Sinha’s goal is to be an underlying infrastructure provider and to service 18,000 points throughout the ASEAN region by 2020. Indonesia is his next expansion target.
Sinha isn’t in it for the money, though. The humble entrepreneur says he has no desire to drive a fancy car. In fact, for him, it is about making the world a better place for all. “Enabling or creating options should always be a priority of national development strategies because that’s when you instigate people to think differently – and to think in general, instead of just being a follower,” he said.
In an interview with The Star Online, Sinha explains:
…if I buy that waste and distribute the wealth down the supply chain towards much more fragmented parts of society, I feel this will be a single trans-generational, trans-border solution that – irrespective of who and where – will be able to be implemented….We hope to enable the locals in these countries to run the collection business.
From a simple, practical idea, Sinha has used inquisitiveness and innovation to find a solution that not only serves the people but promises to help the planet as well. “We need to save the human race from itself, which is driving itself to extinction due to greed,” he said.
Robbie Antonio – Revolution Precrafted
Not the first time to make our list of top innovators in the region, founder and CEO of Manila-based Revolution Precrafted, Robbie Antonio appears to be following the Musk example. Through his approach to Proptech, Antonio is taking economic housing and building solutions to the next level, leading the way in innovation with architecturally designed, precrafted ‘modular’ buildings.
Revolution supplies transportable, collectible, and customisable homes, pavilions, museums, condominiums, hotels, pop-up retail, food and beverage outlets, offices, and coworking spaces, to landowners, developers, and consumers all over the world. If Antonio has his way, he will have designed and built 85 properties in as many countries by 2020. Antonio focuses on developing countries, bringing award-winning style and affordability to these nations and communities. He is able to build the iconic designs at a low cost and in less time by manufacturing his own materials.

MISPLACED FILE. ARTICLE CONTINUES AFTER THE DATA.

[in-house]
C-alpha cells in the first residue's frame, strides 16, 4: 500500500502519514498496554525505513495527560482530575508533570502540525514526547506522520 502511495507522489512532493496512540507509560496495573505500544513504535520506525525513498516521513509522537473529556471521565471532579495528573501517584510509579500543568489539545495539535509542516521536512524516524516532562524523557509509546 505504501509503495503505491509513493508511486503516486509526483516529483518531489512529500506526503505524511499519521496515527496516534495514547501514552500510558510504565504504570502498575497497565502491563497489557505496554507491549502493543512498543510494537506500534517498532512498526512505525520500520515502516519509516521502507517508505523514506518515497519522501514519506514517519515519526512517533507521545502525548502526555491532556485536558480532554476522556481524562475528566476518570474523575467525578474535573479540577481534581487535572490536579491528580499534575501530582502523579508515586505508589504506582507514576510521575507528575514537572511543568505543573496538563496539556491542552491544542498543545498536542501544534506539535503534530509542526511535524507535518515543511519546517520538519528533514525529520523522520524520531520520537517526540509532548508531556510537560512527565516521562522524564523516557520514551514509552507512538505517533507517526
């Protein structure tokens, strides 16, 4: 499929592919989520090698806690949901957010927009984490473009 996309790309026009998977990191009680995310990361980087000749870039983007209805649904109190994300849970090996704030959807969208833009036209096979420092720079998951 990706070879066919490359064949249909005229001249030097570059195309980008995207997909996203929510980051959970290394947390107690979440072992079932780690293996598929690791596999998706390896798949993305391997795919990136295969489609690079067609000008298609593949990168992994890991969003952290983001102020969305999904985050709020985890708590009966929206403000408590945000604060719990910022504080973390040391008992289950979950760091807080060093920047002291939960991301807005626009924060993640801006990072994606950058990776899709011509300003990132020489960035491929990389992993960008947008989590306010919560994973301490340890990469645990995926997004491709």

He describes himself as “deal-hungry,” yet fair. And instead of competing with other developers, he partners with them, building relationships with a win-win focus. Sound familiar? Quite ‘Musk-like’ really. This high-achiever, with unicorn status (the first in The Philippines), is bringing small designer homes to the masses all around the world, and in destinations that will greatly benefit from the innovation and growth.
The most exciting part of finding the “Elon Musk of Southeast Asia”, is that in addition to these, there are many other contenders across several sectors. This translates to a plethora of entrepreneurs with the same forward-thinking, earth-first, humanity-enhancing, and even space-friendly solutions that are setting new precedents in conducting business and utilising technology. Oh, what a future to behold!